When you go to the doctor because you experience new symptoms, it can be a difficult and frightening experience to endure. The uncertainty of not knowing what’s wrong can be seriously stressful and disturbing.
When you leave with a diagnosis, some of the weight lifts off your shoulders because at least now you know what’s wrong. But what happens if your doctor provides an inaccurate diagnosis? This is referred to as “misdiagnosis.”
A Misdiagnosis Can Be Harmful
If your doctor diagnoses you incorrectly or there is an unreasonable delay in your diagnosis, misdiagnosis is the result. If the misdiagnosis leads to improper care, delayed treatment, or no treatment at all, then your ailment can exacerbate further, even to the point of death. However, in order to file suit for misdiagnosis, the mistake must cause harm to you to some degree.
How to Prove Medical Malpractice Due to Misdiagnosis
To file a medical malpractice lawsuit for misdiagnosis, you must be able to prove the following:
- A doctor-patient relationship existed
- The doctor acted negligently by failing to provide treatment in a reasonably skilled and competent fashion
- The doctor’s negligence lead to your injury
Proving Doctor Negligence
The differential diagnosis method helps doctors identify a disease or condition. They do this by making a list of your possible diagnoses in order of probability. Then, the strength of each diagnosis is tested through the use of the following:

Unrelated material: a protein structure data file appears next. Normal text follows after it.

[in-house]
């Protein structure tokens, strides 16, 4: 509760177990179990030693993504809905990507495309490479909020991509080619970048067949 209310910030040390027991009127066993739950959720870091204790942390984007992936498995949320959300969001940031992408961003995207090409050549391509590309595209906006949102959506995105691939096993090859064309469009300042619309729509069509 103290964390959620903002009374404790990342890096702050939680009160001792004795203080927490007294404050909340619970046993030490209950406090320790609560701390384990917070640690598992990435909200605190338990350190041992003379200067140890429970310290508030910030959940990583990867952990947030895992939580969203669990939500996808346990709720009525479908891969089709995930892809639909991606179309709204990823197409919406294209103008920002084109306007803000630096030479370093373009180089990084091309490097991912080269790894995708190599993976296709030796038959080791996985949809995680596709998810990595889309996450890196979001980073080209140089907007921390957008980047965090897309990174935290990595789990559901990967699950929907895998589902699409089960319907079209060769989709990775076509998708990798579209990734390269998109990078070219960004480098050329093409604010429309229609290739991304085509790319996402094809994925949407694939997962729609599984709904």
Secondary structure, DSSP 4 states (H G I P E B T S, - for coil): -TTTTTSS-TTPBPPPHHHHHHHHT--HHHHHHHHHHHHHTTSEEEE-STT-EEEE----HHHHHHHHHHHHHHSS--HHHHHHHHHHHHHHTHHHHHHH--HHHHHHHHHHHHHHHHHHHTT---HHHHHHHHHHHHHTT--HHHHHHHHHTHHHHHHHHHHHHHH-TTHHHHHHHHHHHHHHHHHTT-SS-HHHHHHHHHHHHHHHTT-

- Further medical observations
- Asking detailed questions about symptoms and medical history
- Ordering tests
- Specialist referrals
The hope is that several potential diagnoses will be ruled out as more information is uncovered. In the end, just one diagnosis should remain.
For a viable medical malpractice suit to exist, you must be able to prove that another doctor in a similar specialty, under similar circumstances, wouldn’t have misdiagnosed your illness or condition. Essentially, this means you must prove one of the following:
- The doctor failed to include the correct diagnosis on the differential diagnosis list, and a reasonably skilled and competent doctor in a similar situation would have.
- The doctor included the proper diagnosis on the differential diagnosis list but didn’t conduct the relevant tests or pursue specialist opinions to investigate the diagnosis’ viability.
Diagnostic Testing Errors
Oftentimes, in order to provide a diagnosis, your doctor must rely on results from laboratory tests, radiology films, or other types of tests. Testing errors can occur in the following ways:
- Faulty diagnostic equipment
- Human error
In a case like this, your doctor may not be the liable party for the misdiagnosis. Instead, for example, the technician that misread the pathology slide may be responsible for your injury. Regardless of who is at fault, you’ll need to prove that the error occurred due to negligence.
If you’ve been misdiagnosed by your doctor or another medical professional, you may be owed compensation. Let us see if we can help you recover it.